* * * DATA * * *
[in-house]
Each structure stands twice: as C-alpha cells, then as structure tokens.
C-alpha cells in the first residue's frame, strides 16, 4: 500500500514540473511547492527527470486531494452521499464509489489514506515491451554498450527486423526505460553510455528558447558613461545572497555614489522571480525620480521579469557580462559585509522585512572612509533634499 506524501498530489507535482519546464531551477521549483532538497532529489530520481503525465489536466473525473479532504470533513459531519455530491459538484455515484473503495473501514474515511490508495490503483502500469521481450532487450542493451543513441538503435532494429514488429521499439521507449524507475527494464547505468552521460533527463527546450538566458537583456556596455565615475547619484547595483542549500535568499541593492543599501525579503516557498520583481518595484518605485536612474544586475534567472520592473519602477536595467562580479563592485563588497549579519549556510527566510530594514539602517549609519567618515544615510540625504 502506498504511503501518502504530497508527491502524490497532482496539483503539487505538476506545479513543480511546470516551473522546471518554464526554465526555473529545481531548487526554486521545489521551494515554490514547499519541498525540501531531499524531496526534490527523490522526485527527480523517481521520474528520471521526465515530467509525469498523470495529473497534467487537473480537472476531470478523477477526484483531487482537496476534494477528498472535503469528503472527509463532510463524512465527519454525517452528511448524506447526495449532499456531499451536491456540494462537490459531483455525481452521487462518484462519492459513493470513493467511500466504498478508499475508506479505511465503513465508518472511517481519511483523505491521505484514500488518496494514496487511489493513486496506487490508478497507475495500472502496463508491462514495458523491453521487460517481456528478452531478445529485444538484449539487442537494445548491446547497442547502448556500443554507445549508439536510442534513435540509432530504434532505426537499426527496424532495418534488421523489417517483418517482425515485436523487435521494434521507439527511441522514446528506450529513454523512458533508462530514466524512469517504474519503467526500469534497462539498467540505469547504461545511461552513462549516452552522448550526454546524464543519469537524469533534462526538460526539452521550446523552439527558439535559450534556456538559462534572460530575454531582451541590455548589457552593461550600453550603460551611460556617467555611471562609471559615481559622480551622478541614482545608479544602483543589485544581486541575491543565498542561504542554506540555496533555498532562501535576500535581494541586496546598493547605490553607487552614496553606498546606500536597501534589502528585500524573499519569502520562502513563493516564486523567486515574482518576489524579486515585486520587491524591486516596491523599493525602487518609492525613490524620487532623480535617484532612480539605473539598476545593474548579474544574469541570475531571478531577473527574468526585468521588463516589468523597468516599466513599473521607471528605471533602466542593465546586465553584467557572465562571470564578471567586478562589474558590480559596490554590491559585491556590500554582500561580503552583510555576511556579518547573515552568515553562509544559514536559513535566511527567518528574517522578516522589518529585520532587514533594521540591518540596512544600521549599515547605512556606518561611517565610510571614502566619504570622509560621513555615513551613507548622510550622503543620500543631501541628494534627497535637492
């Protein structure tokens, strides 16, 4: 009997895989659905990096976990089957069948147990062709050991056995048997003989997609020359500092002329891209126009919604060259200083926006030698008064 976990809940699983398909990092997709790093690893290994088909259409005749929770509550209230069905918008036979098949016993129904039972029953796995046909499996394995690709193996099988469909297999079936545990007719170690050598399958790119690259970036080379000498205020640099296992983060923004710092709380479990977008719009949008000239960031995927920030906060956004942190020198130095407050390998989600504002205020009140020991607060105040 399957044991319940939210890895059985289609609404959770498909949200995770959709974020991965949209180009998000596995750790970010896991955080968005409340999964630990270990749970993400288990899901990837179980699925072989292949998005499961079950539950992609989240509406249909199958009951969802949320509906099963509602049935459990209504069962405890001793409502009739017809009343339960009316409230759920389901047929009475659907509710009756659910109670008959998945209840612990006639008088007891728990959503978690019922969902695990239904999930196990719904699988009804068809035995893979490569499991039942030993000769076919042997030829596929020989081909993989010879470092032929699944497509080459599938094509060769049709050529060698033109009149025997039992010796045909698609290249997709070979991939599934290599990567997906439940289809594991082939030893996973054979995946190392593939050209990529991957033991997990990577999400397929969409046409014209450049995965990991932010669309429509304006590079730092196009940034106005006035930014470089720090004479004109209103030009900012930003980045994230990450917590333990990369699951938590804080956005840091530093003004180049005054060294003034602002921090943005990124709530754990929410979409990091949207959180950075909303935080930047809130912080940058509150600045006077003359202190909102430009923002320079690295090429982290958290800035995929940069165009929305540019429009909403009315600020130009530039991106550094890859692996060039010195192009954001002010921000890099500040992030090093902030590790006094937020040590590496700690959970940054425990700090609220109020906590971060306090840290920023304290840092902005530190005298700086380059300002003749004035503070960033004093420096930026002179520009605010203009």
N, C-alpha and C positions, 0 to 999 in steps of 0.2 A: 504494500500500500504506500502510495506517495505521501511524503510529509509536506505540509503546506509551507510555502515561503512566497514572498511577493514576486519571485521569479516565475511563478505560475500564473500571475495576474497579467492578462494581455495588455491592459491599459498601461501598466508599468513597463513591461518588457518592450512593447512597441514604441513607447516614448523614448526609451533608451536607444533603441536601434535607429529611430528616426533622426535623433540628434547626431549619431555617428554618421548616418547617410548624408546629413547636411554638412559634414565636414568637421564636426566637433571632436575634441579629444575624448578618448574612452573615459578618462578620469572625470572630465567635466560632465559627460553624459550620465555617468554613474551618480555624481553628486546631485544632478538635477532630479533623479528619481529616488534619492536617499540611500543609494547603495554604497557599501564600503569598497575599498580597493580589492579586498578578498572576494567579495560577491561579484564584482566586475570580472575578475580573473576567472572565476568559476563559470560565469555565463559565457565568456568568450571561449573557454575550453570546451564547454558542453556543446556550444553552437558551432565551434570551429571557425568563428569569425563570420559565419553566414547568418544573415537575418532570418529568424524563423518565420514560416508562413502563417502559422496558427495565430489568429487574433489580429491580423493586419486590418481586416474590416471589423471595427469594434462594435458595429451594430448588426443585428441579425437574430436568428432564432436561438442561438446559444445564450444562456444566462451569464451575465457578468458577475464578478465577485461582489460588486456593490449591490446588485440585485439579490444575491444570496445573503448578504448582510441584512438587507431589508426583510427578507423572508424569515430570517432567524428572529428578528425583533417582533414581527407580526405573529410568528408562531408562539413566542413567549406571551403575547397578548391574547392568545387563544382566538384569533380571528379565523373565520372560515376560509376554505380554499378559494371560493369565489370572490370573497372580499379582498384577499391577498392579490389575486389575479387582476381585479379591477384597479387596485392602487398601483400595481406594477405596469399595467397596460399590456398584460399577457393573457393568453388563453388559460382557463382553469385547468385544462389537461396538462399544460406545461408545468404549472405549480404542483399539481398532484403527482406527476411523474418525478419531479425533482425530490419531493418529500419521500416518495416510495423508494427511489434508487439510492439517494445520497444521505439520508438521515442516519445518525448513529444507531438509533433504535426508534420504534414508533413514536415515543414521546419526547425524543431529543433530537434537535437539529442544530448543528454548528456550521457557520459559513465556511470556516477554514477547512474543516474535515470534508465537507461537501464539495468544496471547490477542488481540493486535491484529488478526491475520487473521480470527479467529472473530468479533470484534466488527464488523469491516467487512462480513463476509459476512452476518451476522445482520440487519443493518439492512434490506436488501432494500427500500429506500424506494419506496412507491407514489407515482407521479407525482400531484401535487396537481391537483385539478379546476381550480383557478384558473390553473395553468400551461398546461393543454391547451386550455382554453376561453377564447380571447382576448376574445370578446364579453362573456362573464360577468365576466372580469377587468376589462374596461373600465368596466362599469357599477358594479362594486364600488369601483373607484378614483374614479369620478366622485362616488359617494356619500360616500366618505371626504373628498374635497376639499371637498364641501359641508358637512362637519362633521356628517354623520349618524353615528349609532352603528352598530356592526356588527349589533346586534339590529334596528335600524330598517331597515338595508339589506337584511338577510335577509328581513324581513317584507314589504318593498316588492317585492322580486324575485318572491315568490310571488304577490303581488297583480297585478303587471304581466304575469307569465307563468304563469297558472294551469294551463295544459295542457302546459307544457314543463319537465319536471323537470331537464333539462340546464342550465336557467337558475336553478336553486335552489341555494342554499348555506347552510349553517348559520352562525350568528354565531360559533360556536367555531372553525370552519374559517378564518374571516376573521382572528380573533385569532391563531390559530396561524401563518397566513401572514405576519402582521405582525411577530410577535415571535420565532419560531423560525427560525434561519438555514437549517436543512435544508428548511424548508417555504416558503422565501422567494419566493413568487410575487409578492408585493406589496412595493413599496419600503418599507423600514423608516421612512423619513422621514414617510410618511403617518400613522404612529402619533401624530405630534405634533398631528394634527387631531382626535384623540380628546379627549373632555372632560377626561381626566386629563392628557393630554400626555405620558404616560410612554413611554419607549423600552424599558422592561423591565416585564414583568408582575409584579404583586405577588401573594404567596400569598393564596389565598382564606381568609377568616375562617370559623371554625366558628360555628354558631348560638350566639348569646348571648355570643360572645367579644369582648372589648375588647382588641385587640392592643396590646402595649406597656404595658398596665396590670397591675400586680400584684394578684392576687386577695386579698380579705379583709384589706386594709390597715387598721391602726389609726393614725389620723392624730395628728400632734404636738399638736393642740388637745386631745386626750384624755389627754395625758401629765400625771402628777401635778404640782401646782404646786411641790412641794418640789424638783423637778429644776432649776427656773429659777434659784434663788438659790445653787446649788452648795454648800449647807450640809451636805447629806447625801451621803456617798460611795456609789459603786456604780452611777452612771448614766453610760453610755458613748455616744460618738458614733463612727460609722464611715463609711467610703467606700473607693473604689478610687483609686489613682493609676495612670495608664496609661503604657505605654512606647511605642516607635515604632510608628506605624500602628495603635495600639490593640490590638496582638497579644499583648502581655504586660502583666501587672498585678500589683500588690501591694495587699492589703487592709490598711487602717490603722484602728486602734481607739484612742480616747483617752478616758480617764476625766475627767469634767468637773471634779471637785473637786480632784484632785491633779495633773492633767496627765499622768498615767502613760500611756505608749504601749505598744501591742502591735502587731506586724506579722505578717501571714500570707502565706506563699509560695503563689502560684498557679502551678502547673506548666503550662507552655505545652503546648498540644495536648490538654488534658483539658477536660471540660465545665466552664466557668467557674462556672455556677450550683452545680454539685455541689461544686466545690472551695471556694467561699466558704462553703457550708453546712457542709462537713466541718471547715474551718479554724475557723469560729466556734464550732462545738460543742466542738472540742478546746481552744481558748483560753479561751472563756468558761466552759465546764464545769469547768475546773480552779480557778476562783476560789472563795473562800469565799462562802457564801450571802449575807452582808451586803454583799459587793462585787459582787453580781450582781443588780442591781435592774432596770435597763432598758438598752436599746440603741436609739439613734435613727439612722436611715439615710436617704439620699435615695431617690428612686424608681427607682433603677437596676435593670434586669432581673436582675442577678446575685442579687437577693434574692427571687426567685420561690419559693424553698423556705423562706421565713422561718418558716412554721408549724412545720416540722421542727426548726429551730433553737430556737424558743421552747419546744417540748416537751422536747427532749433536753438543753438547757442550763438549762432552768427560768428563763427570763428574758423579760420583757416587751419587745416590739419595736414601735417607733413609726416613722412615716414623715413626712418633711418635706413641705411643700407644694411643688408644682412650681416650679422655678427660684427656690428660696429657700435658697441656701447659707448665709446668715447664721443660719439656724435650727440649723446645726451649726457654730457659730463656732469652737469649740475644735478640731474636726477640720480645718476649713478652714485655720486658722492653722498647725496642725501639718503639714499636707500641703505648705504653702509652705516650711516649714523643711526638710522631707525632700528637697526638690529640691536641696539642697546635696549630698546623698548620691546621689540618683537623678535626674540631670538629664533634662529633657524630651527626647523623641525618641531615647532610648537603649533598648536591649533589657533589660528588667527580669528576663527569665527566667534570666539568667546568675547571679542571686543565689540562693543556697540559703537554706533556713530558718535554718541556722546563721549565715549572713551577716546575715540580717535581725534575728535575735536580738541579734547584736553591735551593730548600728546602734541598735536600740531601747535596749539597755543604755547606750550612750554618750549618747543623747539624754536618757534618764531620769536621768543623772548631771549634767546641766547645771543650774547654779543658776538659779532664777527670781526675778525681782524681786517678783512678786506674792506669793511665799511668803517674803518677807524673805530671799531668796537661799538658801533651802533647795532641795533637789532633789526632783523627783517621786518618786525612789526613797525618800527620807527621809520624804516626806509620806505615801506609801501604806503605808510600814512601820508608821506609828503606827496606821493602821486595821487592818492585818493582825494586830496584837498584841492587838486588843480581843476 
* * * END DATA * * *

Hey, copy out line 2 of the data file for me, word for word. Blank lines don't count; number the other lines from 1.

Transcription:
Each structure stands twice: as C-alpha cells, then as structure tokens.